When it comes to selling your business, you’ll undoubtedly want to do it right – after all, you’ve probably worked very hard to get it to where it is today.

 

Many owners may find that letting go of their business is an emotional process. That’s why it’s important to plan ahead so you can make choices with your head, not just your heart.

 

From finding a buyer to getting your business ready for sale, there are lots of considerations for you to make before you hand it over to the new owner.

 

Here are five things to consider when selling your business.

 

1. Think about your reasons for selling

 

The first thing you should do is think about your reasons for wanting to sell your business.

 

Are you satisfied that you already have enough income for the future? Or are you concerned the business isn’t performing as well as you had hoped, and it now feels like the right time to hand it over to someone else?

 

Your reason for selling is important as it will matter to potential buyers, so make sure it’s clear in your mind.

 

In these early stages, also consider what you’re looking for in a buyer. Some business owners want to find a buyer who shares their values and will uphold them moving forwards, whereas others just want to find someone willing to buy.

 

Figuring out what’s important to you in a buyer will help you be more selective in deciding who to negotiate with later down the line.

 

2. Get the business “sale ready” and prepare in advance

 

As there are so many things to think about when selling your business, it’s advisable to start planning as soon as possible. Give yourself at least a year to get the business fully sale ready. This will give you enough time to thoroughly inspect the business and make any preparations before finding a buyer.

 

It may also help you time your sale better; by readying everything in advance, you’ll be better placed to time the market and make a sale at a point where the market is in your favour.

 

Another important part of your sale groundwork is getting a valuation from an independent adviser. Having a price set by an outside consultant will strengthen your position when negotiating with potential buyers.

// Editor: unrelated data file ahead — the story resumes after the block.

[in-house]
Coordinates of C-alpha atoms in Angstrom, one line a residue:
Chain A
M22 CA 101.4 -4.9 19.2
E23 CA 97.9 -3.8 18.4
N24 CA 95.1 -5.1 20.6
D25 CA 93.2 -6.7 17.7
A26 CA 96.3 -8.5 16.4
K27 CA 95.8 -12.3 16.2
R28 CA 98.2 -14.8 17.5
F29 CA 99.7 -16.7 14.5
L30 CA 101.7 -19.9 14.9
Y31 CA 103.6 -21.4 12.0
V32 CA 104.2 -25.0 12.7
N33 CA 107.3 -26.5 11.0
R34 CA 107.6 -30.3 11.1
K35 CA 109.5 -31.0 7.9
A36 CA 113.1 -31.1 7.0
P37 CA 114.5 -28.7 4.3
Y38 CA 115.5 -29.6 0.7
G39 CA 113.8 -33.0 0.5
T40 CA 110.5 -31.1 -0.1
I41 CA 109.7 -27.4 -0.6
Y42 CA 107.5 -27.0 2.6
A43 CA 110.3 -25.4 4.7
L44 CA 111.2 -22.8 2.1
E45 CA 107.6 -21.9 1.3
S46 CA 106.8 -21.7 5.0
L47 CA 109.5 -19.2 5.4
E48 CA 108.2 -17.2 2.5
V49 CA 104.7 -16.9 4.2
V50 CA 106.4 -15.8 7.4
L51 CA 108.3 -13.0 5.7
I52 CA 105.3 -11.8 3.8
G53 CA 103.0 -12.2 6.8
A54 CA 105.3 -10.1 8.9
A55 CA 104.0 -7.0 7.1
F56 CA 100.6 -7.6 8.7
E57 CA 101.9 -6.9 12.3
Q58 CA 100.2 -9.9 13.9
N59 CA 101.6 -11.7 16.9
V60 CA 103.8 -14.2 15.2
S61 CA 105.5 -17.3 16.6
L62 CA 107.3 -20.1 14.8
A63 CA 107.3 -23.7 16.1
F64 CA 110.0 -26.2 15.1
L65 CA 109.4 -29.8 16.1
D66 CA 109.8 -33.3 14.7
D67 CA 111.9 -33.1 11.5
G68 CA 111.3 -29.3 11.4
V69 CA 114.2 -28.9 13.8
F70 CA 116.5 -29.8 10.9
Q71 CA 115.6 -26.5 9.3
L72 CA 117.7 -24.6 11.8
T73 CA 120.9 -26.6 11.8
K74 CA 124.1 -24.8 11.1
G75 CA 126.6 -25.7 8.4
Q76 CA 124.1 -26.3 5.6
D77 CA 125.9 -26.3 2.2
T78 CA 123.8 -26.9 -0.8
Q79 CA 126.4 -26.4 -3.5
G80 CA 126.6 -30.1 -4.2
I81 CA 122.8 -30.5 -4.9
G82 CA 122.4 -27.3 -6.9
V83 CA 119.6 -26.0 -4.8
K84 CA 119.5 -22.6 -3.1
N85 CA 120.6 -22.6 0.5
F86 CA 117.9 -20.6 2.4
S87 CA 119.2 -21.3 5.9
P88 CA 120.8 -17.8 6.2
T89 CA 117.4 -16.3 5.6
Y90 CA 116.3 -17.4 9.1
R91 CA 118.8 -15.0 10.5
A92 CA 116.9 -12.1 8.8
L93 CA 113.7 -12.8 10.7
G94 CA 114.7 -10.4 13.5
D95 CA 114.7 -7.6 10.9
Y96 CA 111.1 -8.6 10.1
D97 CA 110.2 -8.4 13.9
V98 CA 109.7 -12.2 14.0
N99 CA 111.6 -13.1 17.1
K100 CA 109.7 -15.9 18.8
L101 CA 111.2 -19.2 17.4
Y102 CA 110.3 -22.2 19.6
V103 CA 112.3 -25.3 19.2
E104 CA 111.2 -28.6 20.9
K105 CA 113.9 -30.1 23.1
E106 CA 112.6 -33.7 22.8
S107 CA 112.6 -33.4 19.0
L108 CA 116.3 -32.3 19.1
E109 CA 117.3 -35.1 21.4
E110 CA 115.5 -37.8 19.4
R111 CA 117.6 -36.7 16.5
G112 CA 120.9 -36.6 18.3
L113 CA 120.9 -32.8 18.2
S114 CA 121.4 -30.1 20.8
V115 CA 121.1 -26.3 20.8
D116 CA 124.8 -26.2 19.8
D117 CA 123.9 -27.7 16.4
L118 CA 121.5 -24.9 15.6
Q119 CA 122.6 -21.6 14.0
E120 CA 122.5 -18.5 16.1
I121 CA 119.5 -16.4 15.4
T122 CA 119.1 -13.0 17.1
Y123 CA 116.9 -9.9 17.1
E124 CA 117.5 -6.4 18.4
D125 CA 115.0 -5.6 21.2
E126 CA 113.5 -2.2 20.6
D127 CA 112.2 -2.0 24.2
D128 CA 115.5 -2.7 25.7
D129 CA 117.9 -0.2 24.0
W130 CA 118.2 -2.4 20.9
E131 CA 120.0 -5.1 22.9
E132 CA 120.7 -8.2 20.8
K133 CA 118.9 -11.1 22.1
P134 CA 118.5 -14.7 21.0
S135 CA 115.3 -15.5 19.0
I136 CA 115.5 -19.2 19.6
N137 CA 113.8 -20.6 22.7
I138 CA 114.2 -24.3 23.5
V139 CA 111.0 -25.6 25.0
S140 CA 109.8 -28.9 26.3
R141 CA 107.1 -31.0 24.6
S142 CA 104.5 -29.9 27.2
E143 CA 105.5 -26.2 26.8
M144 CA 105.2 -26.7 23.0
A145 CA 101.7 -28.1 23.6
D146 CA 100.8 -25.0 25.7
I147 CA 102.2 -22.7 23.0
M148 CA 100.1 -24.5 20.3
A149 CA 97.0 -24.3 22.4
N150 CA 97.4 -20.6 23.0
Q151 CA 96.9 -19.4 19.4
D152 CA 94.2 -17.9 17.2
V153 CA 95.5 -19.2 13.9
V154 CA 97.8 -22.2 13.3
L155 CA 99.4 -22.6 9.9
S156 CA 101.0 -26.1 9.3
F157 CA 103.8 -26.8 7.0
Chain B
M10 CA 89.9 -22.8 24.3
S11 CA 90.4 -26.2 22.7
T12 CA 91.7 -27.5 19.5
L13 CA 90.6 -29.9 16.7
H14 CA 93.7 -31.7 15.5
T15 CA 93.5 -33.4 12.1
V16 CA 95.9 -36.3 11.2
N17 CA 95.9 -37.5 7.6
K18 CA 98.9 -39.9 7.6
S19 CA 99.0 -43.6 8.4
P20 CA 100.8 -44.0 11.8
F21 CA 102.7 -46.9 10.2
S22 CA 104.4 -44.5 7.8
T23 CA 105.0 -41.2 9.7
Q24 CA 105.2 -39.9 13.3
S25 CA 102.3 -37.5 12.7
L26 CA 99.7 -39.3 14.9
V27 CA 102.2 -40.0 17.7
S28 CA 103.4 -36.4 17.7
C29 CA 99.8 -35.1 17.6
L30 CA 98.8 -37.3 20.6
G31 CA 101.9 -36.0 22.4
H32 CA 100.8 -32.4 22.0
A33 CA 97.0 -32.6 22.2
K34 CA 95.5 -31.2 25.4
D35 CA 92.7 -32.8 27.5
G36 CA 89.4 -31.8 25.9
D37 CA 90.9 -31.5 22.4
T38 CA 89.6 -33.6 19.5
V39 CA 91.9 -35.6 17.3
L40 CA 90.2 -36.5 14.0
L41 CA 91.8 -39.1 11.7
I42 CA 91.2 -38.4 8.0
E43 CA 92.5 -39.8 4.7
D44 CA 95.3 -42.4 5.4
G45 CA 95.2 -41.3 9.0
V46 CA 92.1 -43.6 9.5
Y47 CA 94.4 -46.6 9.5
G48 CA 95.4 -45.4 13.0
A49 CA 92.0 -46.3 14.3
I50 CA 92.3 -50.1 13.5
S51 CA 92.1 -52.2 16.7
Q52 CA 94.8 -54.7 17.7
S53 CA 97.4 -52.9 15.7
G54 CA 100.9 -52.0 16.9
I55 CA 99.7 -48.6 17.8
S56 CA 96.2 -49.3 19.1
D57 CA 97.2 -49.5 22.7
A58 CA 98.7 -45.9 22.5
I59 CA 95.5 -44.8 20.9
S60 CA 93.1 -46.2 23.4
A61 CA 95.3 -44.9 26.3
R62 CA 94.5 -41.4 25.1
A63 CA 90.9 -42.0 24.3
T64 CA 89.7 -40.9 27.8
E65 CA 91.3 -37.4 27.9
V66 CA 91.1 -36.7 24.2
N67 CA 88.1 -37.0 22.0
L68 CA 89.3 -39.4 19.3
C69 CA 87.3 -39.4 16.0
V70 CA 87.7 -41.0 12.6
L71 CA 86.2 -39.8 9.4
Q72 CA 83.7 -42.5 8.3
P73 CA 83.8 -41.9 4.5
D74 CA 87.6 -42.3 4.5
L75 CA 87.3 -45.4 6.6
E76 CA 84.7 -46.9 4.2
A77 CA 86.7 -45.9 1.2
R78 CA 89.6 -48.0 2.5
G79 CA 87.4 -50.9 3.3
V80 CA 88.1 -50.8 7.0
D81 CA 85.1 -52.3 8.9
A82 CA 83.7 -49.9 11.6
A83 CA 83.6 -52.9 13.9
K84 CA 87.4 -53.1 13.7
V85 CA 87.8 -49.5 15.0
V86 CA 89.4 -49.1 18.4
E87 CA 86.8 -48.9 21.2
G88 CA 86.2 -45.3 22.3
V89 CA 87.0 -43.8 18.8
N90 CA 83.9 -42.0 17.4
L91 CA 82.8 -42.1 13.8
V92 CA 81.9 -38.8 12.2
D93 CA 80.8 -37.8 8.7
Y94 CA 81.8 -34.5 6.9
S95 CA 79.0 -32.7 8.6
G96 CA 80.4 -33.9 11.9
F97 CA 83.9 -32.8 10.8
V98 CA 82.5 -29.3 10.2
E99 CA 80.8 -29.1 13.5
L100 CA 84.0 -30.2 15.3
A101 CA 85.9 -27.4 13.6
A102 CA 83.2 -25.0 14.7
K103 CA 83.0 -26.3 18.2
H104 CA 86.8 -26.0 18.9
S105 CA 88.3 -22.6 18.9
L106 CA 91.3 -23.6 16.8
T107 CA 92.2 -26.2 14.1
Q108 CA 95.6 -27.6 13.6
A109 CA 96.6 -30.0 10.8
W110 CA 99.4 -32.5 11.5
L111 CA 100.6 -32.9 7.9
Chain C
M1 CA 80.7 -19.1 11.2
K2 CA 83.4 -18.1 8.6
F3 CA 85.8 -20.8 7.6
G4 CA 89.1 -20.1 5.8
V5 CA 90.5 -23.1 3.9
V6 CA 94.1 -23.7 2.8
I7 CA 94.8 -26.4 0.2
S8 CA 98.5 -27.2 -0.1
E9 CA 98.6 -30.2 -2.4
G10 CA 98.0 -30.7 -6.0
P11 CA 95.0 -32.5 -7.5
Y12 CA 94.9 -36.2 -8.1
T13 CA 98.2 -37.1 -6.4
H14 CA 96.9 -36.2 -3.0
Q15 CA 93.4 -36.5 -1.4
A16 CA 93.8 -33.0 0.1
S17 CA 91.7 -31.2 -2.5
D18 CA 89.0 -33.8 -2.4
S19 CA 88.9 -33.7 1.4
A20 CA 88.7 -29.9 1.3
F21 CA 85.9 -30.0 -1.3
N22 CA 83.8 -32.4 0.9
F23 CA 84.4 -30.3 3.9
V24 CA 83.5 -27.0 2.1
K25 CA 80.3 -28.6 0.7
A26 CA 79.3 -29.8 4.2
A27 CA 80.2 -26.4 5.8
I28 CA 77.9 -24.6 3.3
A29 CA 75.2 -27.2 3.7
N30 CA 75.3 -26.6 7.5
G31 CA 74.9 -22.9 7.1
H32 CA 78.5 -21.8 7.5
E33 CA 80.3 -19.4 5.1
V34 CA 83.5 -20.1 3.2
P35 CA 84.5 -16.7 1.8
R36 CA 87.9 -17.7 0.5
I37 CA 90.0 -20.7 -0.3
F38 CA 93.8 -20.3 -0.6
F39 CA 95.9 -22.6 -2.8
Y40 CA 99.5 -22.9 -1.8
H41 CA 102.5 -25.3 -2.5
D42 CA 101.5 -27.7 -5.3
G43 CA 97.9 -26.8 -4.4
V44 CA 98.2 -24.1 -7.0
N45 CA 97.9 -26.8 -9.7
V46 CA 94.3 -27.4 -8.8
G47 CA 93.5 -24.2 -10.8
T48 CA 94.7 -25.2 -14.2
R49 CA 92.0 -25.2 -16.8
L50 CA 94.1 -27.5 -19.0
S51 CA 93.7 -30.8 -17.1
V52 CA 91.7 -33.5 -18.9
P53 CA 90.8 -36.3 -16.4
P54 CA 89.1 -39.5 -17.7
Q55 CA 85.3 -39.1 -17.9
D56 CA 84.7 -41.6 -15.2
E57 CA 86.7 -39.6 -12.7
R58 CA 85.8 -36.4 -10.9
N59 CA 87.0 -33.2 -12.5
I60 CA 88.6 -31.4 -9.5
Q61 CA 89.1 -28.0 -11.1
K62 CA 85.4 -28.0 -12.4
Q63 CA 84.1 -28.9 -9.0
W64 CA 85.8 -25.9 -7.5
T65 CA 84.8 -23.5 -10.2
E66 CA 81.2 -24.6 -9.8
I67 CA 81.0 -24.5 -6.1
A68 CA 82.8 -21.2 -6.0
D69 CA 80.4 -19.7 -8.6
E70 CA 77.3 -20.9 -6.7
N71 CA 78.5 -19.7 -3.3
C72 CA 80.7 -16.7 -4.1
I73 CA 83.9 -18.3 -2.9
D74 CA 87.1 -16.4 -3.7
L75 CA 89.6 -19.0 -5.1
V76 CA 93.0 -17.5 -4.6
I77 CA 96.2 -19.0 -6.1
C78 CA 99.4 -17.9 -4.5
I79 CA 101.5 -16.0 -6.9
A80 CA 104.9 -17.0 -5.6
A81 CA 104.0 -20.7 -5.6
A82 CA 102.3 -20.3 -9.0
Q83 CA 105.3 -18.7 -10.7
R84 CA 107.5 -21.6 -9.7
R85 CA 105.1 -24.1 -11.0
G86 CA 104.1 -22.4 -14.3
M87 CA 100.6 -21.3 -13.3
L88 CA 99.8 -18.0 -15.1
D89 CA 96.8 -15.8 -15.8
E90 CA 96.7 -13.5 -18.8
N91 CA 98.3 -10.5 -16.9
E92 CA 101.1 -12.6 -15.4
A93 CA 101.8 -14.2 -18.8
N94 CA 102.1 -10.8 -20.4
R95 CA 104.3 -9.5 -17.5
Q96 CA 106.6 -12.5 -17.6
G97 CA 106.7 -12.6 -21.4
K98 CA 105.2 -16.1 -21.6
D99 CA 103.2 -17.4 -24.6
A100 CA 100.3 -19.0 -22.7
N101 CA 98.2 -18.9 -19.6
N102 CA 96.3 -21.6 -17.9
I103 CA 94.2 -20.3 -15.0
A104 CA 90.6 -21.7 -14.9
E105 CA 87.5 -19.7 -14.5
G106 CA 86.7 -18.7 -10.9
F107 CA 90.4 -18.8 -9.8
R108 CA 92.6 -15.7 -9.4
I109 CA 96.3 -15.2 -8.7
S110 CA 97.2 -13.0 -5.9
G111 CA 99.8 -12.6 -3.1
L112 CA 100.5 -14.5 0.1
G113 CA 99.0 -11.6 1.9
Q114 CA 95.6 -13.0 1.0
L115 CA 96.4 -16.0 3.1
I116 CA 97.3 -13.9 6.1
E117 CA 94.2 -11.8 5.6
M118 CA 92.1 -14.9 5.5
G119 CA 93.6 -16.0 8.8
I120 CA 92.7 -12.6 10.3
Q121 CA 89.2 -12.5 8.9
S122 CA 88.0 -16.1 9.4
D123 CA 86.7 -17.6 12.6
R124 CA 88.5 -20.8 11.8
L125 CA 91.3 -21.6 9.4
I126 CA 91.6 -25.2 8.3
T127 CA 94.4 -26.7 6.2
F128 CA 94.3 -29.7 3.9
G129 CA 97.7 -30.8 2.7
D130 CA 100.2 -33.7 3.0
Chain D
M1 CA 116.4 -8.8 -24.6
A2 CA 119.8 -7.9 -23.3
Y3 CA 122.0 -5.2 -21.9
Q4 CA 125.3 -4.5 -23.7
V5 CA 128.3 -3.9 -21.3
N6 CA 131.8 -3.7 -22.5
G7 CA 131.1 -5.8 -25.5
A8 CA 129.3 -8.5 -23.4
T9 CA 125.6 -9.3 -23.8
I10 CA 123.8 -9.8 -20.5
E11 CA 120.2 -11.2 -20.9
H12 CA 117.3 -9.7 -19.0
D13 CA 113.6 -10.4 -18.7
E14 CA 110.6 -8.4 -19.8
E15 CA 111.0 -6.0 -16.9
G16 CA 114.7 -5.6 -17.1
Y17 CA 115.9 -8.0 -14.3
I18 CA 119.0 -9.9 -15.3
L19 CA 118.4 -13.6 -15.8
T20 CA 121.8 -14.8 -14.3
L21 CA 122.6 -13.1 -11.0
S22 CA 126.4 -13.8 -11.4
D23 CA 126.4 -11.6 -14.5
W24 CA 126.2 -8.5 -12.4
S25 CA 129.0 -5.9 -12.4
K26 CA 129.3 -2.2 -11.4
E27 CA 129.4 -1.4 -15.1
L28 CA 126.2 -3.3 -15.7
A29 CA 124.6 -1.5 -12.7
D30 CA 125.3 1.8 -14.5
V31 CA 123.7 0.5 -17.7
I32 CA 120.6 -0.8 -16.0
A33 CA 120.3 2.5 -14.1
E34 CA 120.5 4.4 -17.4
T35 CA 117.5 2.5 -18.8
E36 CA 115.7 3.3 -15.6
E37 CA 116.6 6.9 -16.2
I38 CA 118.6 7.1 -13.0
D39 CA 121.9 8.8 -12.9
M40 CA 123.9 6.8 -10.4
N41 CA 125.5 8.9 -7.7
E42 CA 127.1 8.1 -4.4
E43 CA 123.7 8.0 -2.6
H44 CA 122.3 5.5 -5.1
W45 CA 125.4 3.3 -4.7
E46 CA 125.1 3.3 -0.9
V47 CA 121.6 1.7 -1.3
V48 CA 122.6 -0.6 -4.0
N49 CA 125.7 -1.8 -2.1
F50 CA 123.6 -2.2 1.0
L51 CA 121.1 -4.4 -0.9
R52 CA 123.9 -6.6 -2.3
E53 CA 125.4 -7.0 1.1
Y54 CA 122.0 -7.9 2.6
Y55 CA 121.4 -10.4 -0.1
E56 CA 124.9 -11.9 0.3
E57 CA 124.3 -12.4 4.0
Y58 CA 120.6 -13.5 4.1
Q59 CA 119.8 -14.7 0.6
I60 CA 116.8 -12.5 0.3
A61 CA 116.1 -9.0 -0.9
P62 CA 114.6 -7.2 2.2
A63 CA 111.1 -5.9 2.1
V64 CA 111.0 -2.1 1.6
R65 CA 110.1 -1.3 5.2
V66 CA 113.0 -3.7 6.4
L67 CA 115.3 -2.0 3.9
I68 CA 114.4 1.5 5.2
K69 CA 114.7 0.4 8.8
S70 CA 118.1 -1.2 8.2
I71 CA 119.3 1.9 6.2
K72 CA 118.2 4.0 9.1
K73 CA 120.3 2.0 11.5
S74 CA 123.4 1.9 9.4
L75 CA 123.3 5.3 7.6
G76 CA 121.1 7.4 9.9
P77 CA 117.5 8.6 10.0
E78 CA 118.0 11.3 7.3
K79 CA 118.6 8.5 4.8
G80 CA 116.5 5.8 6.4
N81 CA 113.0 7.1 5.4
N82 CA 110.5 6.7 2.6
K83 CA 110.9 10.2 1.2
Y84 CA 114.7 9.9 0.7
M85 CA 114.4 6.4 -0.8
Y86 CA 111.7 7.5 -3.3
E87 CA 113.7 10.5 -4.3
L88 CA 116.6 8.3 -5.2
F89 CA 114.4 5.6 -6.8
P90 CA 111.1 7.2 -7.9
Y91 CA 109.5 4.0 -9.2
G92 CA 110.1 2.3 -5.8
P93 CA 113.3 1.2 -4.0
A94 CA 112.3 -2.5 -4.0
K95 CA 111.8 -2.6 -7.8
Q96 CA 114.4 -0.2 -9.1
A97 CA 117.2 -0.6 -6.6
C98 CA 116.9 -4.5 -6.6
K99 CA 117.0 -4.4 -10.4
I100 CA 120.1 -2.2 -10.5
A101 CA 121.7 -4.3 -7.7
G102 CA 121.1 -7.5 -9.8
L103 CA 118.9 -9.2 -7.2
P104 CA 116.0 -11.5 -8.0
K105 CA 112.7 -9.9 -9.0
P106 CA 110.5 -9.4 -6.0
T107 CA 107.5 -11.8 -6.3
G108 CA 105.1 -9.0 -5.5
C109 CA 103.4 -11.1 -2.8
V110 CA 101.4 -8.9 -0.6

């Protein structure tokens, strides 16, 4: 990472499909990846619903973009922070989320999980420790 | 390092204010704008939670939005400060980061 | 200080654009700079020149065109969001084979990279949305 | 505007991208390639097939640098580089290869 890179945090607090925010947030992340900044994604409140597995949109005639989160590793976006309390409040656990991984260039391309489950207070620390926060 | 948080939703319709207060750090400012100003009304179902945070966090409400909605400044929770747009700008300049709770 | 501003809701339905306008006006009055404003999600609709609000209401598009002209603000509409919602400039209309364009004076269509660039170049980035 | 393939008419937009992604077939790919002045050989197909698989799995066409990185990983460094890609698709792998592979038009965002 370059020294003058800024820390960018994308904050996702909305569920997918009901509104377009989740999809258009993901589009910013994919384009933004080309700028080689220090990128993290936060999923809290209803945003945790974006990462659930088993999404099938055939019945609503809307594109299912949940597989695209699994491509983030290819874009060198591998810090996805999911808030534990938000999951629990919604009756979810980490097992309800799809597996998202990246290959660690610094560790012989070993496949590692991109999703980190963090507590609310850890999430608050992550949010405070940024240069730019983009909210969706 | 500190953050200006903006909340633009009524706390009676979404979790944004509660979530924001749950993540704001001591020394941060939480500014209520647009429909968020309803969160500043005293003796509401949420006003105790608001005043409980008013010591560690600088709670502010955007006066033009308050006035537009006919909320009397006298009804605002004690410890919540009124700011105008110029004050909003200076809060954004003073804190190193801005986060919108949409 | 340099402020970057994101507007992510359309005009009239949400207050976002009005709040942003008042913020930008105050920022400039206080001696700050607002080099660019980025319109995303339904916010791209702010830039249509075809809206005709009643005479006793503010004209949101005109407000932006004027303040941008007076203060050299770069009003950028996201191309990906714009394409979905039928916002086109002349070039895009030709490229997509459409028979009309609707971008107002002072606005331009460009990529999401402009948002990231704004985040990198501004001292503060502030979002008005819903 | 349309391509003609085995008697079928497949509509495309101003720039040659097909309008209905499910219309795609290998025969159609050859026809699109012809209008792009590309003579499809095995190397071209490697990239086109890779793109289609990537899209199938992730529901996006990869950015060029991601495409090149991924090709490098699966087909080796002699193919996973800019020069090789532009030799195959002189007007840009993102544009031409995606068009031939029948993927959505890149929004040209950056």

Make sure you have all your paperwork and figures in order, too. A potential buyer will want to know everything about the business before they’re willing to put any money down.

 

Be completely transparent here – no good can come from trying to conceal information. Honesty is the best policy to build a strong relationship of trust between you and your buyer.

 

3. Think about your future position in the business

 

Just because you’re selling your business, it doesn’t mean you can’t be involved in some capacity. Some buyers may even prefer some of the key people in the business to stay on to ensure operational continuity.

 

Decide whether staying in the business is something you want to do, would consider doing if asked, or is entirely off the table for you. Be clear about your intentions for your future position with buyers.

 

If you’d rather no longer be involved but want to have some control over the future direction of the business in the short term, you could select your next level of management before you make your sale. Picking someone to oversee business operations could allow you to continue your business legacy through an appointed individual that you trust.

 

4. Check your eligibility for Business Asset Disposal Relief to reduce a potential tax bill

 

When you sell all or part of a business, you may have to pay Capital Gains Tax (CGT) on any profit you’ve made. This can include anything involved with the business, such as land and buildings, or machinery and even shares.

 

However, you may be able to make use of Business Asset Disposal Relief (BADR) to reduce a potential tax bill.

 

BADR replaced Entrepreneur’s Relief in April 2020 and can be used to reduce the amount of CGT you owe. To qualify, you need to have owned your business for at least two years.

 

BADR can reduce the CGT you pay on qualifying assets down to 10%. This can be applied to the value of your business and its assets up to a lifetime threshold of £1 million.

 

You may still owe tax on gains that don’t qualify for BADR, or that are above the £1 million threshold. This will be charged at your marginal rate of Income Tax.

 

Business tax can be complicated and difficult to understand. It’s always advisable to speak to a professional adviser if you need help.

 

5. Speak to a financial adviser

 

One of the best things you can do when selling your business is seek professional advice from a financial planner.

 

At Cordiner Wealth, we’ll be able to guide you through the whole process of selling your business. From getting it ready for sale, to navigating the complexities of tax and tax relief, we’ll be there to help you the whole way.

 

Get in touch

 

If you’d like to know how we can advise you when selling your business, please get in touch.

 

Email hello@cordinerwealth.co.uk or call 0113 262 1242.